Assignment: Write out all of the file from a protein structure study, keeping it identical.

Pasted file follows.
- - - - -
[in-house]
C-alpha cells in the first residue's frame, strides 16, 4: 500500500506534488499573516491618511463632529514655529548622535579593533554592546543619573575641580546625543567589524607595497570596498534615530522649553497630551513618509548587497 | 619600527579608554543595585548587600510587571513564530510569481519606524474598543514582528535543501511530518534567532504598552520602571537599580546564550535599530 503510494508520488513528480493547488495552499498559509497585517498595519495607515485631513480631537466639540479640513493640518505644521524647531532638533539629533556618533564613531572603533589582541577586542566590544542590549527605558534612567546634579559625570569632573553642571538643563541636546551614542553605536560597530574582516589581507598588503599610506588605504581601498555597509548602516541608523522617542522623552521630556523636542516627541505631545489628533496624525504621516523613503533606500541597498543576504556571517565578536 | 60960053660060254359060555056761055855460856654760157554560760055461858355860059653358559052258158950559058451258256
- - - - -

[in-house]
C-alpha cells in the first residue's frame, strides 16, 4: 500500500506534488499573516491618511463632529514655529548622535579593533554592546543619573575641580546625543567589524607595497570596498534615530522649553497630551513618509548587497 | 619600527579608554543595585548587600510587571513564530510569481519606524474598543514582528535543501511530518534567532504598552520602571537599580546564550535599530 503510494508520488513528480493547488495552499498559509497585517498595519495607515485631513480631537466639540479640513493640518505644521524647531532638533539629533556618533564613531572603533589582541577586542566590544542590549527605558534612567546634579559625570569632573553642571538643563541636546551614542553605536560597530574582516589581507598588503599610506588605504581601498555597509548602516541608523522617542522623552521630556523636542516627541505631545489628533496624525504621516523613503533606500541597498543576504556571517565578536 | 60960053660060254359060555056761055855460856654760157554560760055461858355860059653358559052258158950559058451258256